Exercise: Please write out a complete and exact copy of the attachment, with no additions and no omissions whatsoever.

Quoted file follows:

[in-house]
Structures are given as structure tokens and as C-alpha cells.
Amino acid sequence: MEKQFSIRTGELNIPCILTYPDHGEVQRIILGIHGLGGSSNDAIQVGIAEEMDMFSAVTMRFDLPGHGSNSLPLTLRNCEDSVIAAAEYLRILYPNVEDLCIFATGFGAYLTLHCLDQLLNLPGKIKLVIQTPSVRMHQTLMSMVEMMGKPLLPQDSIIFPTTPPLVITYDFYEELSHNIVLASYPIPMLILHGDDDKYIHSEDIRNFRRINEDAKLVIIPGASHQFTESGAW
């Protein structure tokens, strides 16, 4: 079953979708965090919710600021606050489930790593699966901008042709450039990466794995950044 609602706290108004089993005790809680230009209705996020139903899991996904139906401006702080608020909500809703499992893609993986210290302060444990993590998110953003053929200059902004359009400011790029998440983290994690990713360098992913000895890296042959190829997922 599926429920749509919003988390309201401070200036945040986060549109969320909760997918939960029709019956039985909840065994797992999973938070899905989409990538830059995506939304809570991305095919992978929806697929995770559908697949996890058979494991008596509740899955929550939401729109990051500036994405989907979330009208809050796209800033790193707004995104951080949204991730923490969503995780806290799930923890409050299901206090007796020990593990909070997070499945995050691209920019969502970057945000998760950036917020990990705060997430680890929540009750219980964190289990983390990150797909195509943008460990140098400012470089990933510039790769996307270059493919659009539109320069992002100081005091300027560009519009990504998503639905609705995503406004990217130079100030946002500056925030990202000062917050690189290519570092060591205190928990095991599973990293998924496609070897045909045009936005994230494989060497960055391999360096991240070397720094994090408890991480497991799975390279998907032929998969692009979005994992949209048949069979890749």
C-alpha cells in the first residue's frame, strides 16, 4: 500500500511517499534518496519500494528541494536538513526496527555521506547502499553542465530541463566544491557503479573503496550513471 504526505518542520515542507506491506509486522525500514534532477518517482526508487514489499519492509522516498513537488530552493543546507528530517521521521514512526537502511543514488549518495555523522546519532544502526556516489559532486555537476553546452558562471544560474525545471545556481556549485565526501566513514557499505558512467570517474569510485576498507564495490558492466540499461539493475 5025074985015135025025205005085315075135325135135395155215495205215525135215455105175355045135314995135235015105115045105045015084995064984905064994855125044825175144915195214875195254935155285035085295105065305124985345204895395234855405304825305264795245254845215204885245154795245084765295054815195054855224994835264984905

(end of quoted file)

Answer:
[in-house]
Structures are given as structure tokens and as C-alpha cells.
Amino acid sequence: MEKQFSIRTGELNIPCILTYPDHGEVQRIILGIHGLGGSSNDAIQVGIAEEMDMFSAVTMRFDLPGHGSNSLPLTLRNCEDSVIAAAEYLRILYPNVEDLCIFATGFGAYLTLHCLDQLLNLPGKIKLVIQTPSVRMHQTLMSMVEMMGKPLLPQDSIIFPTTPPLVITYDFYEELSHNIVLASYPIPMLILHGDDDKYIHSEDIRNFRRINEDAKLVIIPGASHQFTESGAW
């Protein structure tokens, strides 16, 4: 079953979708965090919710600021606050489930790593699966901008042709450039990466794995950044 609602706290108004089993005790809680230009209705996020139903899991996904139906401006702080608020909500809703499992893609993986210290302060444990993590998110953003053929200059902004359009400011790029998440983290994690990713360098992913000895890296042959190829997922 599926429920749509919003988390309201401070200036945040986060549109969320909760997918939960029709019956039985909840065994797992999973938070899905989409990538830059995506939304809570991305095919992978929806697929995770559908697949996890058979494991008596509740899955929550939401729109990051500036994405989907979330009208809050796209800033790193707004995104951080949204991730923490969503995780806290799930923890409050299901206090007796020990593990909070997070499945995050691209920019969502970057945000998760950036917020990990705060997430680890929540009750219980964190289990983390990150797909195509943008460990140098400012470089990933510039790769996307270059493919659009539109320069992002100081005091300027560009519009990504998503639905609705995503406004990217130079100030946002500056925030990202000062917050690189290519570092060591205190928990095991599973990293998924496609070897045909045009936005994230494989060497960055391999360096991240070397720094994090408890991480497991799975390279998907032929998969692009979005994992949209048949069979890749």
C-alpha cells in the first residue's frame, strides 16, 4: 500500500511517499534518496519500494528541494536538513526496527555521506547502499553542465530541463566544491557503479573503496550513471 504526505518542520515542507506491506509486522525500514534532477518517482526508487514489499519492509522516498513537488530552493543546507528530517521521521514512526537502511543514488549518495555523522546519532544502526556516489559532486555537476553546452558562471544560474525545471545556481556549485565526501566513514557499505558512467570517474569510485576498507564495490558492466540499461539493475 5025074985015135025025205005085315075135325135135395155215495205215525135215455105175355045135314995135235015105115045105045015084995064984905064994855125044825175144915195214875195254935155285035085295105065305124985345204895395234855405304825305264795245254845215204885245154795245084765295054815195054855224994835264984905